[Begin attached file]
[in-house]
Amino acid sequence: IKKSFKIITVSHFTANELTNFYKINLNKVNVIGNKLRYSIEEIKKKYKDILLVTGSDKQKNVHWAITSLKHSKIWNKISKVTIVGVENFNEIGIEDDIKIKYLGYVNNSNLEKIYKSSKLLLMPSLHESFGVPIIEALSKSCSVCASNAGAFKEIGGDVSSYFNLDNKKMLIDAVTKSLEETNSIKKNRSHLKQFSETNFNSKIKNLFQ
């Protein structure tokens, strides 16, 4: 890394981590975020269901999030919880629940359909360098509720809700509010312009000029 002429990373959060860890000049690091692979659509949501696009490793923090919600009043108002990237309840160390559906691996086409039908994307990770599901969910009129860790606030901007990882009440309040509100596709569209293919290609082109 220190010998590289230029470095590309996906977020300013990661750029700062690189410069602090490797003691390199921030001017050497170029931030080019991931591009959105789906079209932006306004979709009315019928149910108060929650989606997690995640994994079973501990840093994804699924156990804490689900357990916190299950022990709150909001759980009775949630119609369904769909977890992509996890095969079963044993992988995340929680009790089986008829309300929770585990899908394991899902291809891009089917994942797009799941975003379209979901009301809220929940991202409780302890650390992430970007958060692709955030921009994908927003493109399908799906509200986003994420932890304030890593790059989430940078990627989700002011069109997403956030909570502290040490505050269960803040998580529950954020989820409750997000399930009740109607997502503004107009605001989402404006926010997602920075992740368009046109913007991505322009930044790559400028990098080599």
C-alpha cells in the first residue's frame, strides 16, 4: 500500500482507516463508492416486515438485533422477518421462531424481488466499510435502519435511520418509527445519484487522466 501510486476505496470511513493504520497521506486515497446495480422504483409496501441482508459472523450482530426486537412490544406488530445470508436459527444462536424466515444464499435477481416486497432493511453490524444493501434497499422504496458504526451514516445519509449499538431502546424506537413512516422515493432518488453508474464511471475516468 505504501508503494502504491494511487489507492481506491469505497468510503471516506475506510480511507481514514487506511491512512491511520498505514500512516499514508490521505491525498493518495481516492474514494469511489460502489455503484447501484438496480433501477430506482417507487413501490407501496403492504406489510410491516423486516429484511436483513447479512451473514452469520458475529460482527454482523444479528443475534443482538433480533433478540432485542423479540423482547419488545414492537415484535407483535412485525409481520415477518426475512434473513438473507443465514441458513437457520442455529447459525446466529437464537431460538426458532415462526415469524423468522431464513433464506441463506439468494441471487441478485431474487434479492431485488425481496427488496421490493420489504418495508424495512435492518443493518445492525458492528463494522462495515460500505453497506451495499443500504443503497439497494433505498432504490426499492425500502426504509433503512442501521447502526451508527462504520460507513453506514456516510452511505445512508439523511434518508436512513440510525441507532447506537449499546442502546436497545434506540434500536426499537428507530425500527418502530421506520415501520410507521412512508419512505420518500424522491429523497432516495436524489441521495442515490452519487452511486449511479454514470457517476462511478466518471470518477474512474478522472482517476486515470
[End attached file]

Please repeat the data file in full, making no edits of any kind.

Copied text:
[in-house]
Amino acid sequence: IKKSFKIITVSHFTANELTNFYKINLNKVNVIGNKLRYSIEEIKKKYKDILLVTGSDKQKNVHWAITSLKHSKIWNKISKVTIVGVENFNEIGIEDDIKIKYLGYVNNSNLEKIYKSSKLLLMPSLHESFGVPIIEALSKSCSVCASNAGAFKEIGGDVSSYFNLDNKKMLIDAVTKSLEETNSIKKNRSHLKQFSETNFNSKIKNLFQ
């Protein structure tokens, strides 16, 4: 890394981590975020269901999030919880629940359909360098509720809700509010312009000029 002429990373959060860890000049690091692979659509949501696009490793923090919600009043108002990237309840160390559906691996086409039908994307990770599901969910009129860790606030901007990882009440309040509100596709569209293919290609082109 220190010998590289230029470095590309996906977020300013990661750029700062690189410069602090490797003691390199921030001017050497170029931030080019991931591009959105789906079209932006306004979709009315019928149910108060929650989606997690995640994994079973501990840093994804699924156990804490689900357990916190299950022990709150909001759980009775949630119609369904769909977890992509996890095969079963044993992988995340929680009790089986008829309300929770585990899908394991899902291809891009089917994942797009799941975003379209979901009301809220929940991202409780302890650390992430970007958060692709955030921009994908927003493109399908799906509200986003994420932890304030890593790059989430940078990627989700002011069109997403956030909570502290040490505050269960803040998580529950954020989820409750997000399930009740109607997502503004107009605001989402404006926010997602920075992740368009046109913007991505322009930044790559400028990098080599």
C-alpha cells in the first residue's frame, strides 16, 4: 500500500482507516463508492416486515438485533422477518421462531424481488466499510435502519435511520418509527445519484487522466 501510486476505496470511513493504520497521506486515497446495480422504483409496501441482508459472523450482530426486537412490544406488530445470508436459527444462536424466515444464499435477481416486497432493511453490524444493501434497499422504496458504526451514516445519509449499538431502546424506537413512516422515493432518488453508474464511471475516468 505504501508503494502504491494511487489507492481506491469505497468510503471516506475506510480511507481514514487506511491512512491511520498505514500512516499514508490521505491525498493518495481516492474514494469511489460502489455503484447501484438496480433501477430506482417507487413501490407501496403492504406489510410491516423486516429484511436483513447479512451473514452469520458475529460482527454482523444479528443475534443482538433480533433478540432485542423479540423482547419488545414492537415484535407483535412485525409481520415477518426475512434473513438473507443465514441458513437457520442455529447459525446466529437464537431460538426458532415462526415469524423468522431464513433464506441463506439468494441471487441478485431474487434479492431485488425481496427488496421490493420489504418495508424495512435492518443493518445492525458492528463494522462495515460500505453497506451495499443500504443503497439497494433505498432504490426499492425500502426504509433503512442501521447502526451508527462504520460507513453506514456516510452511505445512508439523511434518508436512513440510525441507532447506537449499546442502546436497545434506540434500536426499537428507530425500527418502530421506520415501520410507521412512508419512505420518500424522491429523497432516495436524489441521495442515490452519487452511486449511479454514470457517476462511478466518471470518477474512474478522472482517476486515470